Stability of TLP Tether Using a Stochastic Averaging Technique

Tension Leg Platforms (TLPs) are popular deep water platforms for extracting oil and gas. TLPs are connected to the sea bed by pretensioned tethers. If fluctuating tension in tethers is sizable compared to the pretension, many dynamic stability problems may arise which also affects the platform motion. In this paper, stochastic stability of TLP tethers in transverse oscillations is investigated using stochastic averaging technique and the probability flow of the reduced Fokker–Plank equation. Stochastic averaging is used to obtain drift and diffusion coefficients independent of time. Onset of such transverse oscillations may be caused due to regular or random vortex shedding. The tension fluctuation of the tether due to random vertical wave forces on the platform induces multiplicative random excitation in the tether because of the presence of nonlinear drag. As a consequence, dynamic instability may become a significant problem. The tether is modeled as a simply supported uniform beam under initial tension assuming transverse oscillation to take place only in its fundamental natural mode. Thus, the problem is reduced to a single degree of freedom system. Fluid resistance is calculated by Morison's equation consisting of drag and inertia forces. A semi-analytical procedure combined with stochastic averaging technique is employed to obtain the drift and diffusion coefficients of the response in closed form. By examining the probability flow in terms of drift and diffusion coefficients at the two boundaries, the stability of the system is investigated. Stability of tethers of a TLP in 300 m water depth, for different pretensions, is studied for sea states of 21 m, 16 m and 8 m significant wave heights represented by PM spectrum. It is shown that for low values of pretension, stochastic stability of tether in transverse direction may take place for large wave heights.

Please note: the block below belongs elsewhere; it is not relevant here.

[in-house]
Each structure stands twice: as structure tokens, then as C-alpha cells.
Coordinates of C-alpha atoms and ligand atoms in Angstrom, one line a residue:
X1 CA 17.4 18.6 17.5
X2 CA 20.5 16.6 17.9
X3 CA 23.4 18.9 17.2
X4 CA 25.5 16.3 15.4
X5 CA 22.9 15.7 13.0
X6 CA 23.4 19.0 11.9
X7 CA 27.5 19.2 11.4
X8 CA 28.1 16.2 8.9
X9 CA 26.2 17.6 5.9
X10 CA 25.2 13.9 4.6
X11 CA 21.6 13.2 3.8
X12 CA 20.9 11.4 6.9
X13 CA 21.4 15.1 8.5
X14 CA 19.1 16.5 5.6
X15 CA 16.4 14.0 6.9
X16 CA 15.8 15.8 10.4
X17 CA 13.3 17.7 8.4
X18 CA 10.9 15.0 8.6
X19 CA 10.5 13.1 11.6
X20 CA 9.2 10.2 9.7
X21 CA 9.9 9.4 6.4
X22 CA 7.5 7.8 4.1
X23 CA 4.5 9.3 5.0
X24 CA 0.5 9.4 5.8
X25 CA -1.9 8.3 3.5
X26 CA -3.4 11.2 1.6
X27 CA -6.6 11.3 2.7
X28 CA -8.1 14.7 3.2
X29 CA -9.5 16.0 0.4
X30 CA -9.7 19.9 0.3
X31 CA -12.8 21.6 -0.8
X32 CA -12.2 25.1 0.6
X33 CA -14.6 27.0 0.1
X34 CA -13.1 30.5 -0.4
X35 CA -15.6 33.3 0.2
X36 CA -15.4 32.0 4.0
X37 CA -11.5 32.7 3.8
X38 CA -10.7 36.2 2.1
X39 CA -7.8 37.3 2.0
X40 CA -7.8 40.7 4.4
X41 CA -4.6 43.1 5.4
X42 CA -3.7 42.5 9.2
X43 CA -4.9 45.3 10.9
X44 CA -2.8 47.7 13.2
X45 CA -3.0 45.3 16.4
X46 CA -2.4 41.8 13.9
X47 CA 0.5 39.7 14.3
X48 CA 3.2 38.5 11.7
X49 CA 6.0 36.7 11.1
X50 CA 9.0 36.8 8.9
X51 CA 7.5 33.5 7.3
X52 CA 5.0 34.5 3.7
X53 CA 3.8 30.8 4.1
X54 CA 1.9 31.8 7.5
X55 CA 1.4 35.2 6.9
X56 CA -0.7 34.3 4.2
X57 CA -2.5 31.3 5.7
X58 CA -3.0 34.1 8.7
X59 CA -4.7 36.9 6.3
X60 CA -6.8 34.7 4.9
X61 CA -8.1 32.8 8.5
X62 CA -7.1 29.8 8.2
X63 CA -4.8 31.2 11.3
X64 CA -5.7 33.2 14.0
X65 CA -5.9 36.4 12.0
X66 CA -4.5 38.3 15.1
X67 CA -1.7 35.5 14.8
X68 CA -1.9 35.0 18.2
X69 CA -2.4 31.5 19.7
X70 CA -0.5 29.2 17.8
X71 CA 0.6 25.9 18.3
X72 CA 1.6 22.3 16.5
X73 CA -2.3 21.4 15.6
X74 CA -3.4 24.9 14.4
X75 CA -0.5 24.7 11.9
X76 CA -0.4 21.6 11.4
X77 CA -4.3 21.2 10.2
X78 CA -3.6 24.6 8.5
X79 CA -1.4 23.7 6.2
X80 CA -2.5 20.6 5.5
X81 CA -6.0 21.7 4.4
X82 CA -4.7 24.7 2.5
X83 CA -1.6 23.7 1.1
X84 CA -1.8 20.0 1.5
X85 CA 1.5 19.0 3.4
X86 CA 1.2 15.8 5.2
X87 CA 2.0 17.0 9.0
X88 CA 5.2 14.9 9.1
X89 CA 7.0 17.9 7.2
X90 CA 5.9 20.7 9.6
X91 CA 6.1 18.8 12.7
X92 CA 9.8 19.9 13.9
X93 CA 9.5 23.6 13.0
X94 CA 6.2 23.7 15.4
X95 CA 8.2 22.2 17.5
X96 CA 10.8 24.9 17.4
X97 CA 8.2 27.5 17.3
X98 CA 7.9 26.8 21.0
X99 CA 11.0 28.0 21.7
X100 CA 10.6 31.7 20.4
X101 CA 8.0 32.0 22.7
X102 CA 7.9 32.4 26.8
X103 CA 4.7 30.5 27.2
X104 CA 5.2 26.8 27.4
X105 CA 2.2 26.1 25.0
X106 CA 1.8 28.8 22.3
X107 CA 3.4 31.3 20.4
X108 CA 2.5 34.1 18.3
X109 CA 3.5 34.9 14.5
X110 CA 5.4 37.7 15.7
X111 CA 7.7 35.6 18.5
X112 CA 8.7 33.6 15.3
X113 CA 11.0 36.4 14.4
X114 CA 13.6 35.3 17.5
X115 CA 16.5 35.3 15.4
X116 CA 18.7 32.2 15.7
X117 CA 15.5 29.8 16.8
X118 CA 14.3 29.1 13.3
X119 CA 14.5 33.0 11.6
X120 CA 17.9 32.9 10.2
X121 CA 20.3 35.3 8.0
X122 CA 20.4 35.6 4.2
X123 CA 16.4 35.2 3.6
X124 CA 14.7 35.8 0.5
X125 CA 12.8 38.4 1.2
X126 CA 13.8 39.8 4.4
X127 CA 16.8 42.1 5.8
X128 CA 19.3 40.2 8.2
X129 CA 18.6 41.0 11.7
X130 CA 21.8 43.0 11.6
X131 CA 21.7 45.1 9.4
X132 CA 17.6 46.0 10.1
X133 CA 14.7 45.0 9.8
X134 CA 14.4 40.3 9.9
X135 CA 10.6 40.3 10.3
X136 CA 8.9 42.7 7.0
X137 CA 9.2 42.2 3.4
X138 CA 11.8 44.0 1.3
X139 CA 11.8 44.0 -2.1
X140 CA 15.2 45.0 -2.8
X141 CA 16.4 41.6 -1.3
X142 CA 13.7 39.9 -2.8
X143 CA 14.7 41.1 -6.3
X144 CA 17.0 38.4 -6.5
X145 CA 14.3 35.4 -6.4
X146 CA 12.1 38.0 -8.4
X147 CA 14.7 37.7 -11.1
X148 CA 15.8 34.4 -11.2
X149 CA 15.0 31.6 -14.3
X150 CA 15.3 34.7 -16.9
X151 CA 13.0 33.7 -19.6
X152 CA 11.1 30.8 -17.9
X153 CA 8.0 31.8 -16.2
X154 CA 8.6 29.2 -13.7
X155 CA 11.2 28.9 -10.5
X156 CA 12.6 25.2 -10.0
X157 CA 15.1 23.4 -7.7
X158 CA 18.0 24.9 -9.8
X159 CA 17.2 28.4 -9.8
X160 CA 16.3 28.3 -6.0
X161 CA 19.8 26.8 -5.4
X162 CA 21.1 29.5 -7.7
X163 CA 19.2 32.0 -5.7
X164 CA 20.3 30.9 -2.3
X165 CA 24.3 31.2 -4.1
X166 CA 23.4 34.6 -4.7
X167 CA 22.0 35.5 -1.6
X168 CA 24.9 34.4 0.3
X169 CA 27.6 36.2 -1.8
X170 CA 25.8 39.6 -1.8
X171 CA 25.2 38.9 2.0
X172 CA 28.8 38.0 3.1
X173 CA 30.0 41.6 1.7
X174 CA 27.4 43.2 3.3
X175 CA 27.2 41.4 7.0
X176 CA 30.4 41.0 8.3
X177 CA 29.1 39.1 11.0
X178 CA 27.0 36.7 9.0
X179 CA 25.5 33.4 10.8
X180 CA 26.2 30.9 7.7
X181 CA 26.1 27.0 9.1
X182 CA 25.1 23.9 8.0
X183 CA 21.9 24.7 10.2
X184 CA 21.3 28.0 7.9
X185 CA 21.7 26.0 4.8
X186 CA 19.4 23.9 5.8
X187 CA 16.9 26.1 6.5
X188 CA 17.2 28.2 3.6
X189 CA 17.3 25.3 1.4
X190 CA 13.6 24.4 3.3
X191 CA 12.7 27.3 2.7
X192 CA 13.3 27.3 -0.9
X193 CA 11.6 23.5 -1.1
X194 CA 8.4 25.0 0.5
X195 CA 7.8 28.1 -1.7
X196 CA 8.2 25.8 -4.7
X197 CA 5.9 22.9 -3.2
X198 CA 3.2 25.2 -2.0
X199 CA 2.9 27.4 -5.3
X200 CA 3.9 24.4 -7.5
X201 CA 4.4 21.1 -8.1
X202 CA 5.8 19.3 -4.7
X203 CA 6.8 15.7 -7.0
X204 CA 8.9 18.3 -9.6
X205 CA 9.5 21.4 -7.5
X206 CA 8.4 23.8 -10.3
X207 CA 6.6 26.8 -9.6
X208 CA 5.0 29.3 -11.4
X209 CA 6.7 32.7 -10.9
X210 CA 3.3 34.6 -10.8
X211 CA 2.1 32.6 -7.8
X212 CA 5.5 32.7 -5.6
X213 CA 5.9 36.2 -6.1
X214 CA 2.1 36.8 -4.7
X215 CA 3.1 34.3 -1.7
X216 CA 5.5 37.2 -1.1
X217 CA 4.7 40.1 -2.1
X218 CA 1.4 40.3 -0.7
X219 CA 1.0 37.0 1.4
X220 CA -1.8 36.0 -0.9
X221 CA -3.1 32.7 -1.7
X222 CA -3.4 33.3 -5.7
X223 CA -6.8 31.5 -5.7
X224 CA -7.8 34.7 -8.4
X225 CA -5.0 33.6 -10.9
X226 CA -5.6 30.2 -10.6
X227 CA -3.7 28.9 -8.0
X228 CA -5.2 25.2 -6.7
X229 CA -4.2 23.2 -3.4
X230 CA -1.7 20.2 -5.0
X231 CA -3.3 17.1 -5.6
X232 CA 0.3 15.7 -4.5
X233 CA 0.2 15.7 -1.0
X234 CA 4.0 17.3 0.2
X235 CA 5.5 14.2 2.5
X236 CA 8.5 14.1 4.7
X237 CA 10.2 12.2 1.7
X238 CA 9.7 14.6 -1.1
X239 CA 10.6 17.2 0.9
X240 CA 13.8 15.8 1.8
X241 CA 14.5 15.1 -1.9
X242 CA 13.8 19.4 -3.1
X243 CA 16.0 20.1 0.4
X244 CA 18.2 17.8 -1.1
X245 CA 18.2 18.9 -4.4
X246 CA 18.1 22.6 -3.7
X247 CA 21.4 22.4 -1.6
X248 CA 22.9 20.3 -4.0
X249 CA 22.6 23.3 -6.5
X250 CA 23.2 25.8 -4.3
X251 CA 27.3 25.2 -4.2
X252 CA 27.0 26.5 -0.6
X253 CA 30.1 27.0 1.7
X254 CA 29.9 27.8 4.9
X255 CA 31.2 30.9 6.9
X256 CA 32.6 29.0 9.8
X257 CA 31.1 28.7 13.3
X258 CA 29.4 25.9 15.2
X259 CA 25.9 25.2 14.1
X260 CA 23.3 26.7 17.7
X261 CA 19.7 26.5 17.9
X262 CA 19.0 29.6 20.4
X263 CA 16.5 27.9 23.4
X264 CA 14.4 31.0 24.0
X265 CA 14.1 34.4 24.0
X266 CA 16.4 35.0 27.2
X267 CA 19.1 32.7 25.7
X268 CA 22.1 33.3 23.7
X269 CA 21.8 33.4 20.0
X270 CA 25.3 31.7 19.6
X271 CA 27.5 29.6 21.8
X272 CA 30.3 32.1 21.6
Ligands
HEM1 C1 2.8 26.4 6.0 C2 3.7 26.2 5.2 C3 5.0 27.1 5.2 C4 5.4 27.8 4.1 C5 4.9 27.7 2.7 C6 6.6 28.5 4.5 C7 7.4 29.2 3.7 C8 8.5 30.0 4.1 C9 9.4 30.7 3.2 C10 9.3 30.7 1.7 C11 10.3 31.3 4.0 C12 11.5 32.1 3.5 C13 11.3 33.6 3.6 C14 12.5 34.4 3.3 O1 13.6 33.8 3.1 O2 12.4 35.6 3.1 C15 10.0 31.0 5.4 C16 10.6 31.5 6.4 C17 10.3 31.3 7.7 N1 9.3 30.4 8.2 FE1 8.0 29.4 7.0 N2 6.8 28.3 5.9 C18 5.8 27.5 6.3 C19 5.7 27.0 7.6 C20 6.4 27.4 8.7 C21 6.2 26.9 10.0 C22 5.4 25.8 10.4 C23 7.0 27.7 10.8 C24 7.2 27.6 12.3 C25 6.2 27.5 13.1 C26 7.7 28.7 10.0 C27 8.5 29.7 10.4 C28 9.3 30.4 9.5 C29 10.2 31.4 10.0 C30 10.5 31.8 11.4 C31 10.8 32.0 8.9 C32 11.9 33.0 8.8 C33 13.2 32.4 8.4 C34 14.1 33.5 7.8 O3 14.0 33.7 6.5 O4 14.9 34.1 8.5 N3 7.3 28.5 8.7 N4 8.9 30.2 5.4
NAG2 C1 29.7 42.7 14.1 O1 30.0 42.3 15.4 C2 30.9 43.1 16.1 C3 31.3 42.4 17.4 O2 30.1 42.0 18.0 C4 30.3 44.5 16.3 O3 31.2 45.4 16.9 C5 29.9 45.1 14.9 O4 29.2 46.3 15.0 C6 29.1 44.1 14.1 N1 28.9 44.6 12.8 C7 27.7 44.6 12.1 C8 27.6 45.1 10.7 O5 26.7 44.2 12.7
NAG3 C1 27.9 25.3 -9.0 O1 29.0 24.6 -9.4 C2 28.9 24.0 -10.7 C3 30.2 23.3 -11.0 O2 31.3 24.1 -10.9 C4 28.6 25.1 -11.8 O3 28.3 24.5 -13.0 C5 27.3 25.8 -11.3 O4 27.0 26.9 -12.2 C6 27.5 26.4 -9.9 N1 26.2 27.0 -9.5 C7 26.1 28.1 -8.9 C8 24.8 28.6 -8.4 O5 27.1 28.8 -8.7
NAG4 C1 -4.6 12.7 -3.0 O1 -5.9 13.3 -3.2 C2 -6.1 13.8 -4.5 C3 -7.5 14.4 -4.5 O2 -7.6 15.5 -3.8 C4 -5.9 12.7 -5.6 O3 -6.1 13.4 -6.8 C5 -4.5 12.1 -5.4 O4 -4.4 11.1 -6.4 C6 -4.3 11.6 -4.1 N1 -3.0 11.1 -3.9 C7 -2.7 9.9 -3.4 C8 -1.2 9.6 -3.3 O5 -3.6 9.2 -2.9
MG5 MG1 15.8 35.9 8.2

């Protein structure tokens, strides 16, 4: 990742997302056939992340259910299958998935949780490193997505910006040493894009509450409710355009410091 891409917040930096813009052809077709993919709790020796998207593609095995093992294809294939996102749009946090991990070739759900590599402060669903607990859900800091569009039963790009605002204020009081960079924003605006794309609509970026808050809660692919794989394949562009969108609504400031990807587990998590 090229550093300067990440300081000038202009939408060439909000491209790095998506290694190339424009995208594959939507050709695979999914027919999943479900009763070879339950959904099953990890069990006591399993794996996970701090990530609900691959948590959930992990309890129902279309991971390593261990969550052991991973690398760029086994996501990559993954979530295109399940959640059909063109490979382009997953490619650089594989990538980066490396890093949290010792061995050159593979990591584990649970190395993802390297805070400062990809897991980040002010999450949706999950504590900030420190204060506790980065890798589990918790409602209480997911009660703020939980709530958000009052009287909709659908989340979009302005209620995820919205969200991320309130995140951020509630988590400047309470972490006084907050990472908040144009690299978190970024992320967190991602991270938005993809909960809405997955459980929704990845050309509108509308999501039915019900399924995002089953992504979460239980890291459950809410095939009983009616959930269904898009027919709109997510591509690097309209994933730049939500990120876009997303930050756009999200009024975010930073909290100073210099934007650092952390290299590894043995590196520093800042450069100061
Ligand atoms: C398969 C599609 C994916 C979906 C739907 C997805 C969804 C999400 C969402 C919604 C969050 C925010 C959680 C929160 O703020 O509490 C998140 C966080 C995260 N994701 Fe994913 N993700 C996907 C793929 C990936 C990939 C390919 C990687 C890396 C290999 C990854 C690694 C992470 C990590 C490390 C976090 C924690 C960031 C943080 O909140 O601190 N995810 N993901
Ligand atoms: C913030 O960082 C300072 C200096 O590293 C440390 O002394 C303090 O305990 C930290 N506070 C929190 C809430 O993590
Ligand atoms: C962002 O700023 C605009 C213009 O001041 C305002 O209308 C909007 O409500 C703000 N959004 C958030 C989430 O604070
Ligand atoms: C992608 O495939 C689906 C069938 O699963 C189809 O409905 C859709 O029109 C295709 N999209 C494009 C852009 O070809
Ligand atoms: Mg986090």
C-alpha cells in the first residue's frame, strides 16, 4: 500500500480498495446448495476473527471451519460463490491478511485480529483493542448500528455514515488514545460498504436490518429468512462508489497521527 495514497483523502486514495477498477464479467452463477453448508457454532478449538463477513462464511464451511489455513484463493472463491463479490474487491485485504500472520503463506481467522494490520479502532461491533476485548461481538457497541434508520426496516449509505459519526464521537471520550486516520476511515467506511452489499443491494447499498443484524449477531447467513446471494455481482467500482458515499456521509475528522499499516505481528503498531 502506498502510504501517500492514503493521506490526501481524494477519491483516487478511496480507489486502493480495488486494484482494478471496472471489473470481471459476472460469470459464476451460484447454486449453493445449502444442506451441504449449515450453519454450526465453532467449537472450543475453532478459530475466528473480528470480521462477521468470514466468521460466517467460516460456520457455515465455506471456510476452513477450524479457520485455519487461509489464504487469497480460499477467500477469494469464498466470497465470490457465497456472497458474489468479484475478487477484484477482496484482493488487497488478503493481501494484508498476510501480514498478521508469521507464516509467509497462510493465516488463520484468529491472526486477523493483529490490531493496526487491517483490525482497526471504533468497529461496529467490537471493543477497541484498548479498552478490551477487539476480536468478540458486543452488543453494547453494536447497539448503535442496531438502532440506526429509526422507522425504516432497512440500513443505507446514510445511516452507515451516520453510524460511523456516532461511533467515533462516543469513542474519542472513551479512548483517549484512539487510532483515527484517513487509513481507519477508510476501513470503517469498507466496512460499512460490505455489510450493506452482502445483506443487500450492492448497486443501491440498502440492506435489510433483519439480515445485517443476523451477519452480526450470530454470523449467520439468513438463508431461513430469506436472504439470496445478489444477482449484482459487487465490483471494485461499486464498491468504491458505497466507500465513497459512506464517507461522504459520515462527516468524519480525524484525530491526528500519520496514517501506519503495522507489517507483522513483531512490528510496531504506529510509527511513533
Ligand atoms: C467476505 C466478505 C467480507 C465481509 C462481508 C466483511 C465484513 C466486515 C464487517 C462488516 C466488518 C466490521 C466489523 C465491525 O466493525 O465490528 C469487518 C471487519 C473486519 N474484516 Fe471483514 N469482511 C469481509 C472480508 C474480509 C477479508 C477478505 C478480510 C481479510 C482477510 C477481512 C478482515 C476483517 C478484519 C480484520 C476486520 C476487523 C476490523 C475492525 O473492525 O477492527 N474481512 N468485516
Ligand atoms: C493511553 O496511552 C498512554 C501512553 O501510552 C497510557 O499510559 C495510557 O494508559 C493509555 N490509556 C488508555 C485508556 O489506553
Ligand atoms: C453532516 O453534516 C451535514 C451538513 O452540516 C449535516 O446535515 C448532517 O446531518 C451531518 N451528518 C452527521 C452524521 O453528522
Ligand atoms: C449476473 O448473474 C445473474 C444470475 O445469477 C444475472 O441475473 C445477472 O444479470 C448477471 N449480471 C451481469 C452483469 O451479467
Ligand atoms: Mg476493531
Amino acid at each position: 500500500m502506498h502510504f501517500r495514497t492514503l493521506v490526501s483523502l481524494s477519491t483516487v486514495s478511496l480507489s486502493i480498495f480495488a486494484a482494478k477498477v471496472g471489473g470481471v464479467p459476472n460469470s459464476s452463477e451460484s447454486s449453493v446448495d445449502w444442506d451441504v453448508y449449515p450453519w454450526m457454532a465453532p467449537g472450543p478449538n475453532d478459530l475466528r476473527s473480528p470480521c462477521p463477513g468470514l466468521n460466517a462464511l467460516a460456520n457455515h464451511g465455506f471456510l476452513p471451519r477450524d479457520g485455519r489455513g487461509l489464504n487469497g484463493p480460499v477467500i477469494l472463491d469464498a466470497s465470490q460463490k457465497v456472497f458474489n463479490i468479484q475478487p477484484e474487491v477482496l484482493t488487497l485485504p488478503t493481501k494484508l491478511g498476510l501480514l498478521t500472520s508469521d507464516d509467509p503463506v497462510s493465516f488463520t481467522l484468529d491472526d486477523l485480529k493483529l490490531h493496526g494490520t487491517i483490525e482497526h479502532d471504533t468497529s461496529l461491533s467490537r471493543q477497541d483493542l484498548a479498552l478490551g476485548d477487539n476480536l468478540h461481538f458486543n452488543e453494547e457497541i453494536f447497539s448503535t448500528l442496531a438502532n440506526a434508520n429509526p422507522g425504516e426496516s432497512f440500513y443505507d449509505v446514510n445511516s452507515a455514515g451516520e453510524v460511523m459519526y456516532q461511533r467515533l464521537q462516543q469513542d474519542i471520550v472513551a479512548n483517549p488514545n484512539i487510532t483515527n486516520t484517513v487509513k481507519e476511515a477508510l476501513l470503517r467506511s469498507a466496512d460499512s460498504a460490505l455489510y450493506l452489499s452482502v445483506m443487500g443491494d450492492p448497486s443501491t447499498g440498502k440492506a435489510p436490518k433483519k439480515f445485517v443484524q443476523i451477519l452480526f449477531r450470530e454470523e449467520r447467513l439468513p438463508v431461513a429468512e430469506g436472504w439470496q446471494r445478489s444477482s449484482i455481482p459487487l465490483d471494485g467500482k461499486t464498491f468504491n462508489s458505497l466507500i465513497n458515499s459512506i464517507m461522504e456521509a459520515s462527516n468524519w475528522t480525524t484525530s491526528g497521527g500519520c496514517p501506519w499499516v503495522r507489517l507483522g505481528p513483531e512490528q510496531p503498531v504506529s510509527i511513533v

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  • English

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  • Accession Number: 01601018
  • Record Type: Publication
  • Files: TRIS
  • Created Date: May 9 2016 9:15AM